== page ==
Finally, Crichton states that “consensus is only invoked in situations where the science is not solid enough.” He revisits his idea that science boils down to clear “yes or no” answers by suggesting that it’s obviously unnecessary to invoke consensus around something like E = mc2. According to Crichton, this is apparently real science with a right answer. Again, this is not very analogous to something like climate science, but it’s also not a valid example in its own right. Einstein originally proposed the idea of mass-energy equivalence largely based on theoretical ground and without strong direct empirical evidence. Support grew around the theory, but if you wanted rock-solid “proof”, you probably would have had to wait almost three decades until the discovery of the positron (the observed conversion of energy into matter and antimatter). While it currently may seem silly to think of there being a consensus around E = mc2, there was a time when this “fact” needed to build up its own evidence and consensus. And in contrast to climate science, this particular case does largely boil down to a relatively straight-forward test that can convincingly support or refute the theory. Crichton’s broader implication that all of climate science needs to be 100 percent “solid” is really a strawman argument: an impossible version of reality that is therefore easy to pull apart. Instead of indicating science that’s not solid, the consensus on climate change informs us which aspects are solid and which are less so.
On Climate Models…
Crichton’s only direct critique of climate science in the lecture is the “overt reliance that is being placed on models”. This is a version of the common claim that the evidence for global warming is based on computer models. Unfortunately, this claim is not true. Climate models are one among many tools and methodologies used in climate science. They are extremely useful for certain applications (especially in predicting future climate), but the conclusion that humans are significantly contributing to climate change through greenhouse gas emissions would remain robust in the absence of computer models. To hold them up as the keystone of climate science is another strawman argument.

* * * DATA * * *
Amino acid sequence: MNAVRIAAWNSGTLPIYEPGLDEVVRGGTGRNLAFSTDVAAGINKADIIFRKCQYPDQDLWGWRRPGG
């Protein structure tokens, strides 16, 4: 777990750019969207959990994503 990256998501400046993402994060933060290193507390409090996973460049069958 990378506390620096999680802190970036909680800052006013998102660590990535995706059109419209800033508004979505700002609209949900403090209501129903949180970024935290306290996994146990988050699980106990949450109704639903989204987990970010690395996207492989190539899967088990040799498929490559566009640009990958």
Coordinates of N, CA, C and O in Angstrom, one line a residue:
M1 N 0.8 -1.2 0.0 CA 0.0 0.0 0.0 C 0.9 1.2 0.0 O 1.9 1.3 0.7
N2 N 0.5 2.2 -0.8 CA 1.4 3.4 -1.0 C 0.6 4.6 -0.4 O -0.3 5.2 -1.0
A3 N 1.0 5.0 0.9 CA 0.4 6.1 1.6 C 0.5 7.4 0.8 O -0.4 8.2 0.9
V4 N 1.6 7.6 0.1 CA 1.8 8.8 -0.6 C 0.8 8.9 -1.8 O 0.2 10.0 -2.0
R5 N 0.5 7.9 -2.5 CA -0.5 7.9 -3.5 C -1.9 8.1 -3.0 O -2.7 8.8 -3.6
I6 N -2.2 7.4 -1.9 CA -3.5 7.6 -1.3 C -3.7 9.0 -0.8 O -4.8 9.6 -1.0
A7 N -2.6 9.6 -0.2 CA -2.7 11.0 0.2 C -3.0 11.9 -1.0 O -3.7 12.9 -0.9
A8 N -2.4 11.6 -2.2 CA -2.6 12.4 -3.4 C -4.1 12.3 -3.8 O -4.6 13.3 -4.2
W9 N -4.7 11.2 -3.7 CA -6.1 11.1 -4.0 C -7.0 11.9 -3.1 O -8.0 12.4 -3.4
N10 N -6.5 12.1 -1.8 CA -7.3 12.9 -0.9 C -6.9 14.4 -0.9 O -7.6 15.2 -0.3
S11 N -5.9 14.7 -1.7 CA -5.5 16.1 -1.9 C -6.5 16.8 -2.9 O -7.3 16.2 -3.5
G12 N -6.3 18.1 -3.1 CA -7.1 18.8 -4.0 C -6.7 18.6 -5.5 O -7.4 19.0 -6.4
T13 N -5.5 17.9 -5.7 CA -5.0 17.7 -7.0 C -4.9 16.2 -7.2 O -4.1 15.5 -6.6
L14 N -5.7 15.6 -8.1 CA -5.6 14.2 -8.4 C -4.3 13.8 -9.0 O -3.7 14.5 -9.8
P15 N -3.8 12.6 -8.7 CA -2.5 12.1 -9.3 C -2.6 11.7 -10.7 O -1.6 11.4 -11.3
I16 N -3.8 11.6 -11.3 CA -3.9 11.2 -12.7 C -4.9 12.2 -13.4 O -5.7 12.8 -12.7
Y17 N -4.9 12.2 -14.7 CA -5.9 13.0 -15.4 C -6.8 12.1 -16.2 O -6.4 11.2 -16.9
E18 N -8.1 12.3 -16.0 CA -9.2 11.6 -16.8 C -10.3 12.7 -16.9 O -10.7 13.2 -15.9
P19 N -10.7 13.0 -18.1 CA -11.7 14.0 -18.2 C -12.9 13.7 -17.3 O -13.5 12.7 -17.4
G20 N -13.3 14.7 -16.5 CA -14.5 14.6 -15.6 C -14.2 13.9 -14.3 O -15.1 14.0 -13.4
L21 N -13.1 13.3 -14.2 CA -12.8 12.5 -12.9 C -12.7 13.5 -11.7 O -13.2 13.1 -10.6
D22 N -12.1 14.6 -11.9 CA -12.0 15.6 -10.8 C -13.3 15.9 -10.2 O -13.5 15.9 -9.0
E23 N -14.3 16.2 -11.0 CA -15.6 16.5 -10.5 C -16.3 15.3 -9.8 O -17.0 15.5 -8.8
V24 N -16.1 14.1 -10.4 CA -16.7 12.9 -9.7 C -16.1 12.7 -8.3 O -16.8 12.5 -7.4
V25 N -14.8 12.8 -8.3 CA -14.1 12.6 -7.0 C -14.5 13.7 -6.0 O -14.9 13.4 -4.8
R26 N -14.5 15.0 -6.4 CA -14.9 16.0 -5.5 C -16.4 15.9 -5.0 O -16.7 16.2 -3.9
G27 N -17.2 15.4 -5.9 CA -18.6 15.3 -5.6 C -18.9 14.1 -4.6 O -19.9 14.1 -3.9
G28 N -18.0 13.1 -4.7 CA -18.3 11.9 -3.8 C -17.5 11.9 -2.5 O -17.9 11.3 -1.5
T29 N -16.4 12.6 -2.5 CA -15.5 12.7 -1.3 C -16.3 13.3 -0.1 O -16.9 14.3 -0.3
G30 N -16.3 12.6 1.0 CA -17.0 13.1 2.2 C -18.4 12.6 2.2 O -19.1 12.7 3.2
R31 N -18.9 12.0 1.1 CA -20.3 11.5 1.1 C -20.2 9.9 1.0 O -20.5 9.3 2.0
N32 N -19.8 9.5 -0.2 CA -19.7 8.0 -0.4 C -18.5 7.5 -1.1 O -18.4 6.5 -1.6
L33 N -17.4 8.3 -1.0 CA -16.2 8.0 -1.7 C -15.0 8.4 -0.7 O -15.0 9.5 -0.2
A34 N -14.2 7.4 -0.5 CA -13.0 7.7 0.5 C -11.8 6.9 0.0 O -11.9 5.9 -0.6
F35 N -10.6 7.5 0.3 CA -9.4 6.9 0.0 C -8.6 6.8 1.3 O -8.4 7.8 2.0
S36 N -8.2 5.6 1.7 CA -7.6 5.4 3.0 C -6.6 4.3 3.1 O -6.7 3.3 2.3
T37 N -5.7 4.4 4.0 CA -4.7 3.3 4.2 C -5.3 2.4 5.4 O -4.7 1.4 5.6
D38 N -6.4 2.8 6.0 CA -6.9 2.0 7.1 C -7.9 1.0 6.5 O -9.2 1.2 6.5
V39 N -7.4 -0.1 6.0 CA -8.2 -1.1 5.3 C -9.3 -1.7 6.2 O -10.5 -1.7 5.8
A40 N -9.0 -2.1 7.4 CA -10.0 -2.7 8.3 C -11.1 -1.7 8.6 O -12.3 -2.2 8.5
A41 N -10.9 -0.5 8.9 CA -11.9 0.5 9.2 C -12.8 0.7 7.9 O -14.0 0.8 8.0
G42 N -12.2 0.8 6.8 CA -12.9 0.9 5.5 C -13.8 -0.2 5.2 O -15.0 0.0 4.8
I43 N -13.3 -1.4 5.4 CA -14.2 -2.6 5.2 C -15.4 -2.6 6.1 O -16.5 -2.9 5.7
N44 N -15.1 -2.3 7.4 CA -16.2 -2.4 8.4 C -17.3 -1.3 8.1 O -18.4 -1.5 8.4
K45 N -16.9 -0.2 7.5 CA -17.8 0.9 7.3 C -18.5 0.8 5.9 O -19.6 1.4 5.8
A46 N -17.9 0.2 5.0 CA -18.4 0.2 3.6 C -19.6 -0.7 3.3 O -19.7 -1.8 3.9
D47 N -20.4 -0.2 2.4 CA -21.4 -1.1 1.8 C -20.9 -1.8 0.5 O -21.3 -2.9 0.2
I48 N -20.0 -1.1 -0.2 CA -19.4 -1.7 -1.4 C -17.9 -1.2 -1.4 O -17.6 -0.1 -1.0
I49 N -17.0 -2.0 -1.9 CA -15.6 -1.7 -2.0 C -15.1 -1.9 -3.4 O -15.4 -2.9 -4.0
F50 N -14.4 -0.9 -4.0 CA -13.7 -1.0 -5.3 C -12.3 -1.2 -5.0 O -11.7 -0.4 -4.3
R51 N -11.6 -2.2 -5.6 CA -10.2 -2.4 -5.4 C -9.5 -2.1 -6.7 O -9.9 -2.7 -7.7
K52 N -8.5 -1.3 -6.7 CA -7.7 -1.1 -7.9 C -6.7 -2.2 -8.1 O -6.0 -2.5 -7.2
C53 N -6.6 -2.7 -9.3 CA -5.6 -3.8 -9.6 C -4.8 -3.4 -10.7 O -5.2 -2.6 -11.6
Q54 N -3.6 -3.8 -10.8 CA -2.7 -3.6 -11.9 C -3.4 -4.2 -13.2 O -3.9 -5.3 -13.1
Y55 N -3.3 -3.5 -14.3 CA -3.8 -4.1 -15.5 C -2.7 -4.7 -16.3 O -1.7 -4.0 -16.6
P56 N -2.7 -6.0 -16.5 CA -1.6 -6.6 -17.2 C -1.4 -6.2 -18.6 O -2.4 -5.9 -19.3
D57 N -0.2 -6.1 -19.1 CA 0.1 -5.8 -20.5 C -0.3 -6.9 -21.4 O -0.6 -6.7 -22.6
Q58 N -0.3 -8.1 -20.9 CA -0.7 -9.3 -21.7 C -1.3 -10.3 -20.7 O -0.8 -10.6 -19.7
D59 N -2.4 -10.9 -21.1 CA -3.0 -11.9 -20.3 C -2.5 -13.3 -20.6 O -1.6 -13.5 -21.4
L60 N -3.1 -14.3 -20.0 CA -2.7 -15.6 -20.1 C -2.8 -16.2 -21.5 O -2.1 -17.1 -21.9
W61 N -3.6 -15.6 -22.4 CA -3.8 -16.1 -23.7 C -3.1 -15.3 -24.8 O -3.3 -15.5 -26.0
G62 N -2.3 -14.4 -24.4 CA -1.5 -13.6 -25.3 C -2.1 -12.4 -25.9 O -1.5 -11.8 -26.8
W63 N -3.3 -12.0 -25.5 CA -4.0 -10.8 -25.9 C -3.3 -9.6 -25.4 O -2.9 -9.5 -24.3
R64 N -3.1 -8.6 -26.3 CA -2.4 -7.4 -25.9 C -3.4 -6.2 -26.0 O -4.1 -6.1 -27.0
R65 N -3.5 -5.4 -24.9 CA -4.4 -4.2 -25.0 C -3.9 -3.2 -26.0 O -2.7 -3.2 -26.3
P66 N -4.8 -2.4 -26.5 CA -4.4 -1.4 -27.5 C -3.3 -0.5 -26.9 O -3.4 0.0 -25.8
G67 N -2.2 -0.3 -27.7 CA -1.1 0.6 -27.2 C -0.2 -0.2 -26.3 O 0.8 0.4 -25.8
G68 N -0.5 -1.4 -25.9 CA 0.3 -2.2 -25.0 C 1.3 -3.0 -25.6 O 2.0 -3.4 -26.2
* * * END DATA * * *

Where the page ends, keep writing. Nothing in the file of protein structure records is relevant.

Even still, Crichton’s critique of climate models is off base, starting with his confusion of weather (which is chaotic) and climate (which is not). Most importantly though, climate models do not attempt to “predict the world of 2100,” but instead project different climate scenarios based on a range of assumptions of what the world might look like in terms of population, greenhouse gas emissions, land use patterns, etc. Their assumptions, caveats, and uncertainties are openly discussed. In the absence of computer models, we can still make valid probabilistic projections of mean global temperatures based on future greenhouse gas concentrations (it will get warmer). However, without climate models we cannot have any real sense of regional differences, particularly with regard to precipitation. Climate models thus provide a very important means of examining potential local impacts of climate change, but they are far from the the keystone of consensus that Crichton implies.
Aside from his discussion of consensus and climate models, Crichton builds an indirect case against climate change science based on guilt by association, although he never convincingly demonstrates association, nor guilt. It is a tremendous logical leap of faith to conclude that the search for extraterrestrial radio signals and one group of scientists’ research on the potential impacts of nuclear war somehow invalidate decades of climate research by thousands of individuals. Overall, Crichton’s lecture is primarily supported by his rhetorical skills, not his arguments.